Shared Kubernetes Clusters for Hybrid and Multi-Cloud

This article outlines the different hybrid/multi-cloud approaches and the different kinds of workloads across clouds and data center environments.

Now more than ever, hybrid and multi-cloud deployments are quickly becoming key enterprise requirements. As Kubernetes adoption in an enterprise grows, effectively managing multicluster deployments becomes increasingly critical to application delivery. To bring Kubernetes usage and hybrid/multi-cloud infrastructure together, IT organizations need a modern operating model for shared K8s clusters in hybrid and multi-cloud architectures.

The impetus for choosing enterprise hybrid and multi-cloud deployment varies, but the challenges and opportunities remain regardless of an organization’s infrastructure journey. Whether purposefully undertaken as an IT strategy or as the result of prior infrastructure investment, many IT leaders are discovering the benefits of using more than one infrastructure approach simultaneously. Container orchestration, in many respects, is the next logical step. Managing Kubernetes in a hybrid and multi-cloud context, however, comes with unique challenges.

This article outlines the different hybrid/multi-cloud approaches and the different kinds of workloads across clouds and data center environments. It explains how K8s are used for hybrid and multi-cloud environments, enabling operations across private and public clouds, and the challenges to consider when managing single-tenant environments.

Realities of the Hybrid and Multi-Cloud Approaches

Often, enterprise Kubernetes environments expand over time as new workloads and clusters are added, typically with different cloud services and Kubernetes distributions. On-premises workloads may already be running to maintain full compliance and regulatory control, while some customers may leverage past infrastructure in order to realize the financial benefits of depreciation. Managed Kubernetes services, such as Microsoft AKS and Amazon EKS, could be used to extend computing resources or take advantage of deeper integration with public cloud services.

These requirements come together into a hybrid situation, where you may be using Kubernetes both on-premises and in the cloud. To provision and manage clusters in different environments, many IT teams balance siloed environments, multiple consoles, and the promise of agility behind cloud adoption.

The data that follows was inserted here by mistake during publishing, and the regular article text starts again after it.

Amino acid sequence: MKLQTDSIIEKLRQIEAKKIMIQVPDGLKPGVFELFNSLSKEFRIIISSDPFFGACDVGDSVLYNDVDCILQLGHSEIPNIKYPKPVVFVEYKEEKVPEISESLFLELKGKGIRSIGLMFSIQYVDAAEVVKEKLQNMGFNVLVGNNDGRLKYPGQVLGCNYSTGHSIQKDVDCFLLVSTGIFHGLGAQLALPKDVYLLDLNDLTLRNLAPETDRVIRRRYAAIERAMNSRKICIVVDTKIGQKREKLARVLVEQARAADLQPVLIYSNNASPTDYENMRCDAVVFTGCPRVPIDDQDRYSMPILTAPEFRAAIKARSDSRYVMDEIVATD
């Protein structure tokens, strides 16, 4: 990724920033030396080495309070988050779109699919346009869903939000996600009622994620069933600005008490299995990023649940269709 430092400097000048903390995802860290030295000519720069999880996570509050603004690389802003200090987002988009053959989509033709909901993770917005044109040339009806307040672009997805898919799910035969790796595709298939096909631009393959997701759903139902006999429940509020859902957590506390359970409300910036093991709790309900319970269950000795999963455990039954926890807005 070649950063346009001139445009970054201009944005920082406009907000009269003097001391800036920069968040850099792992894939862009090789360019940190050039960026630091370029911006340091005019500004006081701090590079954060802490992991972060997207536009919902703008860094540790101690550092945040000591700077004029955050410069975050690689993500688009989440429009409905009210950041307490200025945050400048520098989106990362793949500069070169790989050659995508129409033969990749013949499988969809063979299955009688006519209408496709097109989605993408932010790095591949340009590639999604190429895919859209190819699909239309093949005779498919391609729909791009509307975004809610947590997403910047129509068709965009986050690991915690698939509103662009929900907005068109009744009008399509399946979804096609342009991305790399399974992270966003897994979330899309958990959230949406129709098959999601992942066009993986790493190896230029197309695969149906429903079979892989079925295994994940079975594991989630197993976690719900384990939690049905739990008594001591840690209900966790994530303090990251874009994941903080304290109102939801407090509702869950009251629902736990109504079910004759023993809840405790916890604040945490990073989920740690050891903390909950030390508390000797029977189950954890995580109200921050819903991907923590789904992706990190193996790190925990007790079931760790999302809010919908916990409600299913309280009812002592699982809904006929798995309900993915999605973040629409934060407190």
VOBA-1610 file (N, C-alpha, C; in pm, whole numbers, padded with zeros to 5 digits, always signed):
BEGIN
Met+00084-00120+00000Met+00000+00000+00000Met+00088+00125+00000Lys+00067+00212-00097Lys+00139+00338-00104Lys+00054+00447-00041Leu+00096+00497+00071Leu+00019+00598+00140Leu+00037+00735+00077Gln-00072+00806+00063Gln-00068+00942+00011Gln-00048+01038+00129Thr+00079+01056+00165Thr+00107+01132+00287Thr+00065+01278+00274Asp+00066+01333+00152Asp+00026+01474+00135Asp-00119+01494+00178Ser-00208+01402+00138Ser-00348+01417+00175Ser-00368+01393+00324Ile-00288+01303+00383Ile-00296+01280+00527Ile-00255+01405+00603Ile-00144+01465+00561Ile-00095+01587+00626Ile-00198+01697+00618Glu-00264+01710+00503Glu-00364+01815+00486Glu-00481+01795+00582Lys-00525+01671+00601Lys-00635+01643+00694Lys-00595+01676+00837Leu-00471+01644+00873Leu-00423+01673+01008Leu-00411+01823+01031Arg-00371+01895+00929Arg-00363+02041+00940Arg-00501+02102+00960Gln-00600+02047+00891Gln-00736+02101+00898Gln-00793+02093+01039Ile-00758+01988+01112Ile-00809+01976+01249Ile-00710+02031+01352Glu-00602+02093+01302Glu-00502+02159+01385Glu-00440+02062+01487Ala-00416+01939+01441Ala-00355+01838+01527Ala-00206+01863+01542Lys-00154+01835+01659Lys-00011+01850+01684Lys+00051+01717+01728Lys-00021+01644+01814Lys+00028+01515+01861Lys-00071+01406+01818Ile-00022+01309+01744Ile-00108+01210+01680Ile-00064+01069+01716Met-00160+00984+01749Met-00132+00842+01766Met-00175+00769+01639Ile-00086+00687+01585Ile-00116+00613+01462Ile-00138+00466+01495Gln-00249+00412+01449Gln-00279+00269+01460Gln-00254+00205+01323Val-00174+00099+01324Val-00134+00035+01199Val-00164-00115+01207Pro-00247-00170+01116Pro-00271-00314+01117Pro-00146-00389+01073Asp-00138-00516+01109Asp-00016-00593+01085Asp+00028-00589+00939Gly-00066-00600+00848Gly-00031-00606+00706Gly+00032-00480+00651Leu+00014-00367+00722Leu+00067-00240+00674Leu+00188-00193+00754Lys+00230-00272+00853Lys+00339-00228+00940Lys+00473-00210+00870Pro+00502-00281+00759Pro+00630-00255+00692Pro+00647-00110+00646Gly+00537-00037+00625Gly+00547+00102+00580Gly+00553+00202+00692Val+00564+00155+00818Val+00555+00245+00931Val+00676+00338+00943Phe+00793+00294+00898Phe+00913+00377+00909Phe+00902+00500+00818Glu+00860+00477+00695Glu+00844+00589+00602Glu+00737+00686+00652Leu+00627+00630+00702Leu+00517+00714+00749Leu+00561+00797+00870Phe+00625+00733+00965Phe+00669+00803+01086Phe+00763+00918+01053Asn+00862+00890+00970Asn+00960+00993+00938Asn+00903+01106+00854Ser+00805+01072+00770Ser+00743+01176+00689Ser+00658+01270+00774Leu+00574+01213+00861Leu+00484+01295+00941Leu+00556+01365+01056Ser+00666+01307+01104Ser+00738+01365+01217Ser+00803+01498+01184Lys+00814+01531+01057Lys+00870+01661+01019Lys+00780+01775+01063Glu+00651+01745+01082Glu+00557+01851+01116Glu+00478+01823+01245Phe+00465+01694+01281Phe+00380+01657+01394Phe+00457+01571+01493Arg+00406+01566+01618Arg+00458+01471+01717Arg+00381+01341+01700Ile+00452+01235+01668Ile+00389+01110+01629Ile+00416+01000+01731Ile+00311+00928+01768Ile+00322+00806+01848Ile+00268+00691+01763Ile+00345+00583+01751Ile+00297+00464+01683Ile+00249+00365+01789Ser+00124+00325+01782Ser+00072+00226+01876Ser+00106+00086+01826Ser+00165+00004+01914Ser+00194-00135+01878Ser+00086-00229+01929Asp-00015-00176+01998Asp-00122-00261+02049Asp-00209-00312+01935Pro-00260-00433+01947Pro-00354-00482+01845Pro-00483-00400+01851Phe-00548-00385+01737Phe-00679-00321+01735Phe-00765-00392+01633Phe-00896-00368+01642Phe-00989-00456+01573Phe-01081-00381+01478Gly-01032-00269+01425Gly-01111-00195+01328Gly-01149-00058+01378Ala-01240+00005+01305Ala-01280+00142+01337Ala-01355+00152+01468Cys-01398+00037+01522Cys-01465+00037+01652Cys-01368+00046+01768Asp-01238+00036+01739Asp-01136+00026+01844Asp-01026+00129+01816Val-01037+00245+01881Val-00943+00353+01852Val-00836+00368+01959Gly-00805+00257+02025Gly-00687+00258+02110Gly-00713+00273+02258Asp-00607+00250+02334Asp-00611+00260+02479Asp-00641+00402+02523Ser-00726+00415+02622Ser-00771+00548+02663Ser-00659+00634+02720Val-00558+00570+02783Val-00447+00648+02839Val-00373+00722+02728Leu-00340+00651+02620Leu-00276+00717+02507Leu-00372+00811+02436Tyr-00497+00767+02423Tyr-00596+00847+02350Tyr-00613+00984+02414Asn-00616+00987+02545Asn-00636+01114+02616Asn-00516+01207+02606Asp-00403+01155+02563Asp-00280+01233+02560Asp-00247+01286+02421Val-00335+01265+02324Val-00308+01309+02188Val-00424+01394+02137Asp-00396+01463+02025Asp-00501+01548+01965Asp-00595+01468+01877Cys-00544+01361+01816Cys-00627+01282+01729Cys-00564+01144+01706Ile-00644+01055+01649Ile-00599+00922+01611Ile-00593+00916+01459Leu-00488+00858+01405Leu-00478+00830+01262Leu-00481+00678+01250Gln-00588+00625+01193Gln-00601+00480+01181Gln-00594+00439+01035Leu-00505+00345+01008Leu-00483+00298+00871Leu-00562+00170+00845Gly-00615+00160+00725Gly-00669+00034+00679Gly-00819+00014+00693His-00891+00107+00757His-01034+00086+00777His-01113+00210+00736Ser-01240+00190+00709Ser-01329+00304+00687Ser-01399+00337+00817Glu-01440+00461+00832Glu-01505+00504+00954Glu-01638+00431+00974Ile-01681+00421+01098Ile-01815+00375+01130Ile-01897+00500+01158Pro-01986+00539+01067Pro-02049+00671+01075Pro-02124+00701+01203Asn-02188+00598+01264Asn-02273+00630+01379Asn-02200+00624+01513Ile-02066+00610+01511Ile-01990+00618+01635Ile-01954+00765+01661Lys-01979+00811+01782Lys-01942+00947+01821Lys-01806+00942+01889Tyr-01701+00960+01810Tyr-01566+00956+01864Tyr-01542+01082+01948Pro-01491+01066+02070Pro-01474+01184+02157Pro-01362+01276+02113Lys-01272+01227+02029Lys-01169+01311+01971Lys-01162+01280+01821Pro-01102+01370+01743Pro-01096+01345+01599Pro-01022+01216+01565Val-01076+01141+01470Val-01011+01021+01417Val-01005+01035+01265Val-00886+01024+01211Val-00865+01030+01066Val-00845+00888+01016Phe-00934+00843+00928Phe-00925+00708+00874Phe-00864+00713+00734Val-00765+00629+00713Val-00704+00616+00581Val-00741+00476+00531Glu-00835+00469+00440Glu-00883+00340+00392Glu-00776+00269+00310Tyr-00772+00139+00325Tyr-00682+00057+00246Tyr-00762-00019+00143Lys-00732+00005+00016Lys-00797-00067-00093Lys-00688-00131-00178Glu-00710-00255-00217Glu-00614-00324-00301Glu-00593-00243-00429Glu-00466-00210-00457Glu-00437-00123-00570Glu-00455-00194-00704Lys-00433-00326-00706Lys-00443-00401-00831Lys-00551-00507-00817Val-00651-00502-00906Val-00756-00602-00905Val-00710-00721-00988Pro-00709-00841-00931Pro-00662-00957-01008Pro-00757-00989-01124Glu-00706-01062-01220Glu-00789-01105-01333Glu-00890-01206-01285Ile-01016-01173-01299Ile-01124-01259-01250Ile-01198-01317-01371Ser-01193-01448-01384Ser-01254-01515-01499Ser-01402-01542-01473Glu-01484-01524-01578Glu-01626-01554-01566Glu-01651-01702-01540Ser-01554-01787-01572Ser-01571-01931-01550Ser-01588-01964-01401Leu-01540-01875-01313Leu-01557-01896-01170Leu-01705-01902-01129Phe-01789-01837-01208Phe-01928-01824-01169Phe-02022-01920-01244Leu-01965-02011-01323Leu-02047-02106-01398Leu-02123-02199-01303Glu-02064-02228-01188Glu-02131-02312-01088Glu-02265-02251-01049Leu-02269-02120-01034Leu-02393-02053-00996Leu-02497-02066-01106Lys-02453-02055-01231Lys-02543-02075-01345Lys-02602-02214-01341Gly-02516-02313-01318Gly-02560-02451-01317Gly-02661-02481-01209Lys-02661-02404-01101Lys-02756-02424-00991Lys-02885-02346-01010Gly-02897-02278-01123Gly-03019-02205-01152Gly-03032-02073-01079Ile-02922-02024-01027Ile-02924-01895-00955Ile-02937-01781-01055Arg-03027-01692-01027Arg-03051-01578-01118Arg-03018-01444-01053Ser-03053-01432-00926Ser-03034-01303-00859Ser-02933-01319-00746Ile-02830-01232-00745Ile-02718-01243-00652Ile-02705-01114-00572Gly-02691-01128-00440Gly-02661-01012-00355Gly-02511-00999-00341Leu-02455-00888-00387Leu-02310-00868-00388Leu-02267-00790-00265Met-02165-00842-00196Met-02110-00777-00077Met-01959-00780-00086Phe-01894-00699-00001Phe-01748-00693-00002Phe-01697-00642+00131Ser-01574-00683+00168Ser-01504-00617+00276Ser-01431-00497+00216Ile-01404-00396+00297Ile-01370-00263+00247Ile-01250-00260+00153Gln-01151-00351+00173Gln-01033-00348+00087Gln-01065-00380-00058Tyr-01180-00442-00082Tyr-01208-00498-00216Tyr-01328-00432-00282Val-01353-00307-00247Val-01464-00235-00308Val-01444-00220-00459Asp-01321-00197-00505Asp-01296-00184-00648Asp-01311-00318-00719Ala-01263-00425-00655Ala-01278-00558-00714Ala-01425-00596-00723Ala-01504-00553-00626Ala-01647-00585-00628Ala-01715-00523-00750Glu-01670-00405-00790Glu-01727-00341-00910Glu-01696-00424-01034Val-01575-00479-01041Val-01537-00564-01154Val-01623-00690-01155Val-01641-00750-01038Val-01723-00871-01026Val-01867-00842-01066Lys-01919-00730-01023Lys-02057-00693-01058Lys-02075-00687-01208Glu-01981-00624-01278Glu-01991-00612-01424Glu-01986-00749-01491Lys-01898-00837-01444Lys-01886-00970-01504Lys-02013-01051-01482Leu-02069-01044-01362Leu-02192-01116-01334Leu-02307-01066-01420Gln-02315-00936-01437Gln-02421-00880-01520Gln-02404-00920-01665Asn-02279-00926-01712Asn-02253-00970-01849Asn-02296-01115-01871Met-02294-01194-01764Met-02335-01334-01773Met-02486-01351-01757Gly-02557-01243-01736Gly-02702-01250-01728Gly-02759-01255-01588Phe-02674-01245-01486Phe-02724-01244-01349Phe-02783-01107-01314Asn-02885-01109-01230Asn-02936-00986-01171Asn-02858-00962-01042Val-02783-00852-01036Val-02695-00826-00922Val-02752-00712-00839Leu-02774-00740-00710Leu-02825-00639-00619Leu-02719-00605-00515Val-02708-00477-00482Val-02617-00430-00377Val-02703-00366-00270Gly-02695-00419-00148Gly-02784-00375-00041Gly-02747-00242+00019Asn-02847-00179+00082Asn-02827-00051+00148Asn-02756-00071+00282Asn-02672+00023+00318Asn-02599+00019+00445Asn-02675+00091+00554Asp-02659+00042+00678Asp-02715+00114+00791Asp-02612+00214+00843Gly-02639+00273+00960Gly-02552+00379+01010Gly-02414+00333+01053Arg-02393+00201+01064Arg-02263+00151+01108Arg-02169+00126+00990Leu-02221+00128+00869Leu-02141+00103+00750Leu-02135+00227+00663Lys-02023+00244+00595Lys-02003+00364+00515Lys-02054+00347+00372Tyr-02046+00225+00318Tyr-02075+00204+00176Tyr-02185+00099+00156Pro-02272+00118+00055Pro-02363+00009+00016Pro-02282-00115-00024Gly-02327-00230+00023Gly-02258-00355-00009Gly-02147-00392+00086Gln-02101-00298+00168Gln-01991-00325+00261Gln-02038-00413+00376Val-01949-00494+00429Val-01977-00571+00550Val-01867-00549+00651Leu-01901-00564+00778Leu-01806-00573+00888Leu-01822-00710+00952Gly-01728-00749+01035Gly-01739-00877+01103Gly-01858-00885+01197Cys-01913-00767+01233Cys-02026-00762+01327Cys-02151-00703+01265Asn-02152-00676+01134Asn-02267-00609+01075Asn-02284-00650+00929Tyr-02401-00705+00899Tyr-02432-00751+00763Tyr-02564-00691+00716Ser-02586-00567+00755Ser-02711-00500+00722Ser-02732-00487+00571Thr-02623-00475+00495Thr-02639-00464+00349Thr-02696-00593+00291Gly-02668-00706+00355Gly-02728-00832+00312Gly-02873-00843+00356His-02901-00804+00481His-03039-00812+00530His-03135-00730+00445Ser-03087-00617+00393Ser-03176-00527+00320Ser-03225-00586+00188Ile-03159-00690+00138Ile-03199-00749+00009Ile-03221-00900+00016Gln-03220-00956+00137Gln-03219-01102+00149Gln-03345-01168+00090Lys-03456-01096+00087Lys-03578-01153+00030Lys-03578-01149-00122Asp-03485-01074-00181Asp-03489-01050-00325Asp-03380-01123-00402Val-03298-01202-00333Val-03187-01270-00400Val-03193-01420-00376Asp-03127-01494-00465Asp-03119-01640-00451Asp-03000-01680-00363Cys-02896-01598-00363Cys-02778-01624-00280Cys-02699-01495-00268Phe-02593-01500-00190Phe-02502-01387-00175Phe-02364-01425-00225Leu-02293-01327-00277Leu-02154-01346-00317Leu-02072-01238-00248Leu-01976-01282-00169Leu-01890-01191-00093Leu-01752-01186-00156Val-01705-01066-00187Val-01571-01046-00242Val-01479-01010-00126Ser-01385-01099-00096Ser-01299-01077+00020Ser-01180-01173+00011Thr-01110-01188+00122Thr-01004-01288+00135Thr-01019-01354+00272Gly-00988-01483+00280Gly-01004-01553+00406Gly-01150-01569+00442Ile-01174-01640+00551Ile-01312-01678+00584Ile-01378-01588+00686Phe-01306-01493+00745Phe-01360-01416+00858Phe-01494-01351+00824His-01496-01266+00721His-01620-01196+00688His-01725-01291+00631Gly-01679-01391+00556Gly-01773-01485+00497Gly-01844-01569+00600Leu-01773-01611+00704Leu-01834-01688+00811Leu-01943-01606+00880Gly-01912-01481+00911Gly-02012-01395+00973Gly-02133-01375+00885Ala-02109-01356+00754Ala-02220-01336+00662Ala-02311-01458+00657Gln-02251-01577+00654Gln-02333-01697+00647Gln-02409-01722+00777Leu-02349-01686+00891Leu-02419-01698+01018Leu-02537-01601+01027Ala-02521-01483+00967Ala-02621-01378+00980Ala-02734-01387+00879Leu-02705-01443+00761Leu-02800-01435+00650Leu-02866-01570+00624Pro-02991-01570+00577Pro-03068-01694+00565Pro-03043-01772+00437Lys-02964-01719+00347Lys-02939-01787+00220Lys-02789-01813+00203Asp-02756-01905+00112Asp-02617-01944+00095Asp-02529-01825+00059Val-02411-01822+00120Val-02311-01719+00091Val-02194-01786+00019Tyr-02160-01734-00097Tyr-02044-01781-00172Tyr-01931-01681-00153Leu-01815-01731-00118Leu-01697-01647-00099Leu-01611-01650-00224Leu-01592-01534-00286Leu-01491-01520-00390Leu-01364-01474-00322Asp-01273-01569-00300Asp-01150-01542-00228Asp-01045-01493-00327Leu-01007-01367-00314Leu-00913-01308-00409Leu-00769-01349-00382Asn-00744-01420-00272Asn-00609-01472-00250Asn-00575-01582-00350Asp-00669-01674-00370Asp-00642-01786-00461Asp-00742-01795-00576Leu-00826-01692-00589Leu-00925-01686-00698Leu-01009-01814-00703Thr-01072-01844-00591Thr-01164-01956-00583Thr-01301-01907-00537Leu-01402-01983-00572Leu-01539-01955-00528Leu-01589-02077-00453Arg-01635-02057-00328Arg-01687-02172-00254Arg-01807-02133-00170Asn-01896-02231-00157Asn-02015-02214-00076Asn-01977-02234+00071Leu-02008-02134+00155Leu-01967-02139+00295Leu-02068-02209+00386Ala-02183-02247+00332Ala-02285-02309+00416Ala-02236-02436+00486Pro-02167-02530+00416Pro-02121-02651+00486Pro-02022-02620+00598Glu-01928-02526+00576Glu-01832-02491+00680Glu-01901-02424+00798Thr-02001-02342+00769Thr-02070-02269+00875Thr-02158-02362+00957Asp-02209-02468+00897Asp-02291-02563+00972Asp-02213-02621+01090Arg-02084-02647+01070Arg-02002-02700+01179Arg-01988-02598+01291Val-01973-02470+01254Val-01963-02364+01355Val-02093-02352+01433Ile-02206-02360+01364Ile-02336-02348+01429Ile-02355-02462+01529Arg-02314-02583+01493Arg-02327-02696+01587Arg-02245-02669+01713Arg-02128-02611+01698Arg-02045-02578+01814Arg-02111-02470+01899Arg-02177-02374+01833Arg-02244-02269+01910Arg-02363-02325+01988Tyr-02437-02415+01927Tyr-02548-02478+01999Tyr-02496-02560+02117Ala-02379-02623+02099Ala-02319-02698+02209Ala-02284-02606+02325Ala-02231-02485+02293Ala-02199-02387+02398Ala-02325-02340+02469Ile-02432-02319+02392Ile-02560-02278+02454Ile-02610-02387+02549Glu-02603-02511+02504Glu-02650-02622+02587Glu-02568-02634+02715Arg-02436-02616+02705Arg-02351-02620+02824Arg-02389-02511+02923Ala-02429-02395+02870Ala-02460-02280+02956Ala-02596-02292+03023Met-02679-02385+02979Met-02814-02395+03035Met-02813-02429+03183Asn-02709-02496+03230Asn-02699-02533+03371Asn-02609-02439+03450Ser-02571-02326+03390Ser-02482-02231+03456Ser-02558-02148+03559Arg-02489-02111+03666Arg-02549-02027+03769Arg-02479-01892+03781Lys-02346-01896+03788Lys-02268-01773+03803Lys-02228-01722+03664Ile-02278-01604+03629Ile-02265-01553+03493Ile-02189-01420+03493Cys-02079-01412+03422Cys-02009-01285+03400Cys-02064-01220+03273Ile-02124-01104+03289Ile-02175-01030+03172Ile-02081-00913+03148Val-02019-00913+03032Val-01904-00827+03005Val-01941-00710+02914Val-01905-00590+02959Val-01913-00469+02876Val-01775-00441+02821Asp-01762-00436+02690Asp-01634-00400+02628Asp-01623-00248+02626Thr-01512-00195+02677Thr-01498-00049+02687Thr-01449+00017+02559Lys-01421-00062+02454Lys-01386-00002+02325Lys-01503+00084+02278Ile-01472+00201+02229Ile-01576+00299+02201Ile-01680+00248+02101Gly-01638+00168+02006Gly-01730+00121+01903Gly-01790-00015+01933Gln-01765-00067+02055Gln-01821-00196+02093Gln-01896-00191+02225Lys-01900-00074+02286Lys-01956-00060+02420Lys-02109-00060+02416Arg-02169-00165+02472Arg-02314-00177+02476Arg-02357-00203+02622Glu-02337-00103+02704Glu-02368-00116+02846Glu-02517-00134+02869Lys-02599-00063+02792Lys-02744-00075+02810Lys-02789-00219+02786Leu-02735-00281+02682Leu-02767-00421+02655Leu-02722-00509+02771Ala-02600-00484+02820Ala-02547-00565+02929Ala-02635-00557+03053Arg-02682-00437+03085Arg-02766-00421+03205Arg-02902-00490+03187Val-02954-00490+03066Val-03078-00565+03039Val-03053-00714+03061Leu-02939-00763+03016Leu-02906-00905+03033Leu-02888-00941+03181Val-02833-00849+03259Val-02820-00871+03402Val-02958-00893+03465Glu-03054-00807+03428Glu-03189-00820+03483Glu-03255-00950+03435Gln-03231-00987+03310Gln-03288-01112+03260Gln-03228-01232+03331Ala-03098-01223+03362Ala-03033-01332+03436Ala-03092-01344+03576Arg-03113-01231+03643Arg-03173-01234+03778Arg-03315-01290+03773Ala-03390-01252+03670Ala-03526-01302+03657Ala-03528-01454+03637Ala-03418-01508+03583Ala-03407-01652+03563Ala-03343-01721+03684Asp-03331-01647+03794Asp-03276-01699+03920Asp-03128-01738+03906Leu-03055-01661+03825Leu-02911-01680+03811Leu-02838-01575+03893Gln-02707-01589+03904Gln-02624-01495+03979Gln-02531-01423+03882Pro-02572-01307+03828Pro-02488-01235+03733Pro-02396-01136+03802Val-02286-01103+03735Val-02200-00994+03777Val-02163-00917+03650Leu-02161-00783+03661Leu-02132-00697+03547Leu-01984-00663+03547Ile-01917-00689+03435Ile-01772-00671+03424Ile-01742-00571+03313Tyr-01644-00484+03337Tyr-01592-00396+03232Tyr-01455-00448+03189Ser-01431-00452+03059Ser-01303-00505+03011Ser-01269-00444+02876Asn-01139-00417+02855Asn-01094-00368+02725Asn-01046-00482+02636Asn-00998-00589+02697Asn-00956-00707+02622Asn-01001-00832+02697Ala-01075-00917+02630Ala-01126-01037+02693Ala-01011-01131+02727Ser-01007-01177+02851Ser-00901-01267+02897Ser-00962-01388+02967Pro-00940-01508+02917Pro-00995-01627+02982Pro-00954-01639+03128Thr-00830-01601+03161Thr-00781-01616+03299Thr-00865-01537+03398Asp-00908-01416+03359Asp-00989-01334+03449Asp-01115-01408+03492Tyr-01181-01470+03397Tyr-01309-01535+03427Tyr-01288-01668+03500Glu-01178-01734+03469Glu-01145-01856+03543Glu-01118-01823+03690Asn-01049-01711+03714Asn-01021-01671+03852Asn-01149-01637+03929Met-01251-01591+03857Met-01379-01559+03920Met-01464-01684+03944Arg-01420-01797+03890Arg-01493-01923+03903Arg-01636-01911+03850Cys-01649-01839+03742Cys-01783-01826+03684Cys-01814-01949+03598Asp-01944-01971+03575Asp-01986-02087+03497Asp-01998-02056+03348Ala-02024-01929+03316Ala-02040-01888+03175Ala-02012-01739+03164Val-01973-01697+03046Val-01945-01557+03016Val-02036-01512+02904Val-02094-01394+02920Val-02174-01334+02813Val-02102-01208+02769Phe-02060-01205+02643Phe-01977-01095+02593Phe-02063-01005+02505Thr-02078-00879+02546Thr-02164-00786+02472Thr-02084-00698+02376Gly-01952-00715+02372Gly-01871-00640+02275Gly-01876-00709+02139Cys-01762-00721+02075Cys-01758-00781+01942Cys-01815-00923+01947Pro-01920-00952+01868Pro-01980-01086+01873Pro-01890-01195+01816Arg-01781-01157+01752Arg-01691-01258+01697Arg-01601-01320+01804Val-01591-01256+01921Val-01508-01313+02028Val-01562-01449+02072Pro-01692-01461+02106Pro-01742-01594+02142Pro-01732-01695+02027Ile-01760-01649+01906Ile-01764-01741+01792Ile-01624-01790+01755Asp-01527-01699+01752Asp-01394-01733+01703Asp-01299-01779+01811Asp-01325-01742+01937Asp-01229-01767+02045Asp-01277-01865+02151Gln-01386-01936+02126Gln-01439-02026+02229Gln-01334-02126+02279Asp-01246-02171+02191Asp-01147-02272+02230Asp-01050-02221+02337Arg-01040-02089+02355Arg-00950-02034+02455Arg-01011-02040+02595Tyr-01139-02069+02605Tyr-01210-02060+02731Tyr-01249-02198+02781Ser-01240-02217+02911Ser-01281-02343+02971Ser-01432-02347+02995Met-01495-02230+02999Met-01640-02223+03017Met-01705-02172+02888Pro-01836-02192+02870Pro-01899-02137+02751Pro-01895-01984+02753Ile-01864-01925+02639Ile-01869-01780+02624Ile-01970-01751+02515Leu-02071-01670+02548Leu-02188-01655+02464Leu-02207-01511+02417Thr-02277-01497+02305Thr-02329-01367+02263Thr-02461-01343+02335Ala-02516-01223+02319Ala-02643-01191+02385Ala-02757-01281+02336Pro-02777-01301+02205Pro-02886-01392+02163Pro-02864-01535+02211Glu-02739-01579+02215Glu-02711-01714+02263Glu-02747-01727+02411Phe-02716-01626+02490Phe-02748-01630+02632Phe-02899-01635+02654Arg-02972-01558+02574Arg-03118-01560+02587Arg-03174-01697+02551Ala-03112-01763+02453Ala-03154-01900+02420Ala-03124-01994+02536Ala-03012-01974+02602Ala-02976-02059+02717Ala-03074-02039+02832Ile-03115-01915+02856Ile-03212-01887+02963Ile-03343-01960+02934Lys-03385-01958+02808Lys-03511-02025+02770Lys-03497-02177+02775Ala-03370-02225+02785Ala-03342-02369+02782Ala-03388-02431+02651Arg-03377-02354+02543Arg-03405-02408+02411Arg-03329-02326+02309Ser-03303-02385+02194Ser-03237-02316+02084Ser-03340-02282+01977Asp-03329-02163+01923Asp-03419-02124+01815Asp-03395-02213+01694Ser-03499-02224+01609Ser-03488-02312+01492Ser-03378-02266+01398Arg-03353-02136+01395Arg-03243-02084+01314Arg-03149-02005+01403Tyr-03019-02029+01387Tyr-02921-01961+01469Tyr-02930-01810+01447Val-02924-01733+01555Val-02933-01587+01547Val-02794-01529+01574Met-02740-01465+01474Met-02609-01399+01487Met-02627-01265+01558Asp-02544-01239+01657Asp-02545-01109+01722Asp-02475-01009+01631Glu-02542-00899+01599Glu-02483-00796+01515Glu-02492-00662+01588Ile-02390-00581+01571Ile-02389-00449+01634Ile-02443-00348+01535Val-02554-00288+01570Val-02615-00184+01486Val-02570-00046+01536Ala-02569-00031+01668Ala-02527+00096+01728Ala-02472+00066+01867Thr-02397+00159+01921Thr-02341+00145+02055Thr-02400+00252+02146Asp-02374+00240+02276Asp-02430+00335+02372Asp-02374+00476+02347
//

Shared K8s Clusters in the Enterprise

Enterprise Kubernetes environments need a multicluster management strategy that can grow and scale while also addressing the challenges posed by hybrid and multi-cloud infrastructure. A shared services platform (SSP) is an old concept but one that can be applied to Kubernetes. Doing so provides your organization with practical benefits — notably, a single management console that gives the IT organization greater visibility of the clusters. The enterprise platform team can pretest, blueprint, and standardize platform services, security, and policies, ensuring consistent configuration and reducing inconsistencies. This, in turn, improves developer productivity throughout the organization and enables faster go-to-market through self-service and by reducing time lost to errors, extra troubleshooting, and downtime.

In bringing Kubernetes into a hybrid cloud environment through an SSP for Kubernetes model, platform teams should consider these best practices.

Centralize Control Over Kubernetes Clusters and Workload Configurations

Manage your clusters and workloads all in one place. Centralized deployment and management empower IT admins and standardize configurations across the platform. A central location is also helpful for regaining control over shadow IT by returning management, security, and governance back to the IT organization.

With full visibility, the platform team can govern, isolate and monitor usage at any time from one console.

Provide Kubernetes Self-Service Clusters and Workload Configurations